It had been nearly a year since I’d worked out, and I felt like I needed something to make me feel better. If you’ve glanced at any of the other FBG sites, you’d notice that I’ve been going through quite a bit lately and have had little opportunity to work out. This time, I made room. I decided that for the couple of months I had to spare, I would do my best to feel better about myself.
So I took on PiYo. This term — PiYo — was not familiar to me when I first started, so I looked it up online to make sure it would be something I would benefit from and enjoy. After a short video watch, I was convinced that this would be sufficient for the time I had allotted to workout (60 days). I was glad that it was low impact because I needed that from past experience.
I did see in the video that it was led by none other than the Turbo Fire woman herself, Chalene Johnson. I was a bit hesitant because she was a little too cheerleader-y in that series, but I’m glad I stuck with it.
The workout combines moves in Pilates and yoga (hence PiYo), but in a much more fluid and constant motion. You are not standing or sitting still for very long while doing the moves, but you can feel yourself gaining flexibility. I was glad that it promoted more fluid motion because I’m not the kind of gal who likes to sit still when I work out. I have to be moving all the time. I feel like I’m getting more out of it or burning more calories, I guess.
Chalene leads the audience through a warm-up in each video that gets the body moving. I liked her explanations much more in this series than in the Turbo Fire series. She takes the time to make sure you know what you are doing and to modify it if something is not comfortable. She even has a fundamentals video that explains alignment and such to beginners.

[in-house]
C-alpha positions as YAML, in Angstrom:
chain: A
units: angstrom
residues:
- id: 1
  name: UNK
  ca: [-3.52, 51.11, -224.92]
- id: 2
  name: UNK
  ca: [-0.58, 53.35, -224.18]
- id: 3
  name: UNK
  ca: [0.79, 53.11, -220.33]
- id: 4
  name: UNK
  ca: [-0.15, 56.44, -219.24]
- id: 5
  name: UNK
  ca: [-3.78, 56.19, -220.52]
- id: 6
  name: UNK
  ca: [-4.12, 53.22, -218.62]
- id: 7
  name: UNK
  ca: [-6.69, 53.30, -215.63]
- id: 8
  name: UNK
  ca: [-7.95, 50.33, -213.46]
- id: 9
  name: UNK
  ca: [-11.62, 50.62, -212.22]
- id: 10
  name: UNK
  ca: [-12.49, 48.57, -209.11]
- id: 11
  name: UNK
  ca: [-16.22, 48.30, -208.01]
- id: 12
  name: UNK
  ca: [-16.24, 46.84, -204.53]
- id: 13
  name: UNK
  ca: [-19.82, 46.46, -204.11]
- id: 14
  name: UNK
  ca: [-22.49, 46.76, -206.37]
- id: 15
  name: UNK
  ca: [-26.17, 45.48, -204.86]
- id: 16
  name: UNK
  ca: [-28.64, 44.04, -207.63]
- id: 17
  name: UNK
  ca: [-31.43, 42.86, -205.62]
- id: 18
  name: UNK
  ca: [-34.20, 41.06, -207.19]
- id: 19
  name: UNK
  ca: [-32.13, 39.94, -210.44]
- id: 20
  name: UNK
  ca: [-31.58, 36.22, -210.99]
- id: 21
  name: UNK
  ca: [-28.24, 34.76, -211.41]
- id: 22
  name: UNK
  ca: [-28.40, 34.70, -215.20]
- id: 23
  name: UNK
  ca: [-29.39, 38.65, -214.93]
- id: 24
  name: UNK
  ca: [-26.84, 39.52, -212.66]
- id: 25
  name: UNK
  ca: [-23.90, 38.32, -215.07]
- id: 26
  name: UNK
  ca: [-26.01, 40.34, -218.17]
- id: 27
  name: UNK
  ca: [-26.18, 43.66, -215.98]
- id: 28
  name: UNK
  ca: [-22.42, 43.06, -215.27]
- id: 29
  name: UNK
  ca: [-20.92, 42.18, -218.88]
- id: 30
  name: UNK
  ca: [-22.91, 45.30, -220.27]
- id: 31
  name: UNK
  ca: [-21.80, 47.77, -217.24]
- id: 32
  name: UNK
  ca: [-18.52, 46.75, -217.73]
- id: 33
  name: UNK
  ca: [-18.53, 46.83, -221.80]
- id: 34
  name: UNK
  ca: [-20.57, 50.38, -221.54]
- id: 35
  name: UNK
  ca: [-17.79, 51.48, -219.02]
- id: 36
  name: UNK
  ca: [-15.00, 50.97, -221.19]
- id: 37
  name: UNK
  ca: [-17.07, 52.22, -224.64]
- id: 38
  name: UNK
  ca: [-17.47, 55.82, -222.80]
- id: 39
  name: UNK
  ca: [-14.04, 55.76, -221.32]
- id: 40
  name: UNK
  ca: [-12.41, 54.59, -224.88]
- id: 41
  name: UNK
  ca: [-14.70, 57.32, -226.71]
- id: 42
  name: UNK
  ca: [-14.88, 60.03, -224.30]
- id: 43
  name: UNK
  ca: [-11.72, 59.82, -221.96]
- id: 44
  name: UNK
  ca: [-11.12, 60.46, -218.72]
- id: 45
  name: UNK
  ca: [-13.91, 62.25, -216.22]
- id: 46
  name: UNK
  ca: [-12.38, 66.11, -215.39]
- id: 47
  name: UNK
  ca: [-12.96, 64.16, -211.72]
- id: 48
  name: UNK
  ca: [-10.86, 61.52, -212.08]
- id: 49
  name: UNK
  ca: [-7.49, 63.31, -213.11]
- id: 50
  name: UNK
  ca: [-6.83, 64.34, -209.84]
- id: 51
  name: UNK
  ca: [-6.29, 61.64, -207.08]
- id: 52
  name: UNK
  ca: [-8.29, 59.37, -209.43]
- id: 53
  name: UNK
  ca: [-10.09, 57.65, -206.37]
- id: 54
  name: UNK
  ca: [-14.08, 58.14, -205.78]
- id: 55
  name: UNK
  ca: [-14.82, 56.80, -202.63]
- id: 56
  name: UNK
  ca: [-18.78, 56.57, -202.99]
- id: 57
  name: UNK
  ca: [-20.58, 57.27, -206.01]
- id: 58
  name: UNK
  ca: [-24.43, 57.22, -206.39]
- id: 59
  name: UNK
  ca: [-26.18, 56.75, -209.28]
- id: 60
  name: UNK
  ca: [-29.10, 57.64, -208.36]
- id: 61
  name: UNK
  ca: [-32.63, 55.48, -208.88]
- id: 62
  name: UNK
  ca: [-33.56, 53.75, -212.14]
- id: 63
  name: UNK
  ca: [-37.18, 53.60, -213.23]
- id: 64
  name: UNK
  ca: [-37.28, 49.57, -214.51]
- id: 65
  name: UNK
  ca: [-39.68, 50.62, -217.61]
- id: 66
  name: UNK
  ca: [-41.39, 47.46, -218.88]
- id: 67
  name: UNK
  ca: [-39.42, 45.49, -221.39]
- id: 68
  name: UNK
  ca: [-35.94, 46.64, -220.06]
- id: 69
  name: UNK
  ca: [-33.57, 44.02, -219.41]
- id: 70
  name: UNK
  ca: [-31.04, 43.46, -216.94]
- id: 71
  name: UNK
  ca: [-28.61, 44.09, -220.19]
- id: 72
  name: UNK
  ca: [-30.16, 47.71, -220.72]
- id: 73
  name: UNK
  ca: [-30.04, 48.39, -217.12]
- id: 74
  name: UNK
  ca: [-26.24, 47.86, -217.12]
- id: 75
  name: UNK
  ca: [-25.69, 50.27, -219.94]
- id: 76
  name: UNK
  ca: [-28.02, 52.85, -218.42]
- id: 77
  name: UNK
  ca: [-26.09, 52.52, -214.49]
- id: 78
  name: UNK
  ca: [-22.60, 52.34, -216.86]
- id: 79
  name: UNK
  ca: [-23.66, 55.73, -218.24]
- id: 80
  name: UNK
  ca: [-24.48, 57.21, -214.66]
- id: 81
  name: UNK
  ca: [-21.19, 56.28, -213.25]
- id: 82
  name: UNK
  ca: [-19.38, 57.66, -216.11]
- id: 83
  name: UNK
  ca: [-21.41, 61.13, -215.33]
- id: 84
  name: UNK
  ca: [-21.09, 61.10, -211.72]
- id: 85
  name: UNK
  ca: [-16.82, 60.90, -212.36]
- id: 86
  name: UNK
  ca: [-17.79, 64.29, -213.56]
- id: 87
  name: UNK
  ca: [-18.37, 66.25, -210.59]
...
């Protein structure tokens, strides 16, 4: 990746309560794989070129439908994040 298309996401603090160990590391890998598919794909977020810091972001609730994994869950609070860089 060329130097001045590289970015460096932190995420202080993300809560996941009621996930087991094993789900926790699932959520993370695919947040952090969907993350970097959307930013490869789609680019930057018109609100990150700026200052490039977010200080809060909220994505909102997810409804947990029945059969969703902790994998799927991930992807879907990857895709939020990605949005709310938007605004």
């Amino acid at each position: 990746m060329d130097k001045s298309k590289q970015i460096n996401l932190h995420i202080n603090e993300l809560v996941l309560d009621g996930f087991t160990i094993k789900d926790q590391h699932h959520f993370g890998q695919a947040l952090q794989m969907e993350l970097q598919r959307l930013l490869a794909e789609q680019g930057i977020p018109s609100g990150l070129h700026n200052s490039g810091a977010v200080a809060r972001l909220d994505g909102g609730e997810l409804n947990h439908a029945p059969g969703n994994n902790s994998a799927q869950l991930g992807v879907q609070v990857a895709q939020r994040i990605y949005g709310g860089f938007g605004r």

She shows a modifier in each workout so you can work your way up to the more advanced moves at your pace. I certainly used the modifier moves in the beginning but eased my way out of those within a few weeks.
The program begins with short, 20-minute workouts for the upper and lower body. You need little to no equipment for it, which was good because I went back and forth to the lake with it a couple times and it was nice to be able to just haul the DVD and a yoga mat with me. There are even workouts that don’t require shoes. That was a plus for me. Yay — no shoes for a workout! After a couple weeks it moves into longer workouts, but none lasted more than 45 minutes, and that was only one workout. Most of the workouts were at or less than 30 minutes, which is great for people on the go.
The series has a total of seven workouts, all of which work different muscle groups and parts of the body. They ranged from a 20-minute upper or lower body workout to a much more intense 45-minute workout called Drench — and yes you were sufficiently drenched at the end. She also had a good one called Sweat and even threw in some HIIT training in the Strength Intervals workout. (And did I mention, no equipment?) There were times I wished I had small weights around to make an exercise a little more dynamic, but overall I didn’t miss them.
There was a lot of variety in the workouts, which was nice, and I liked that they were not terribly long, as we are all on the move and it can be hard to find the time to fit in a workout. I certainly felt better after I worked out and noticed I gained some flexibility.
The series comes with its own eating plan guide, too. I was mostly in it for feeling better about myself, and becoming more flexible rather than cutting calories to lose weight. I needed to make sure I was not going to shock my body when I stopped the program. But the guide was a good one for people who are looking to continue the series past the 60 days.
FBG Rating (Out of 5):
Long-Term Likeability: ★★★1/2
Fun Factor: ★★★★
Meets Expectations: ★★★
Fit Bottomed Line: PiYo is definitely a great place to start if you are trying to get back into working out or want a break from all the other workouts that require lots of time and equipment. It’s certainly easy for people on the go as well. If you don’t have a yoga mat and are working in a room with carpet, you probably don’t even need the mat.
Do you like workouts with no equipment and less impact or do you feel like you are getting more out of a workout with weights and more impact? For more info on this program, contact our online bud Carly (who hooked us up with the DVDs for this review) by email, Facebook message or on Instagram!—Kelsey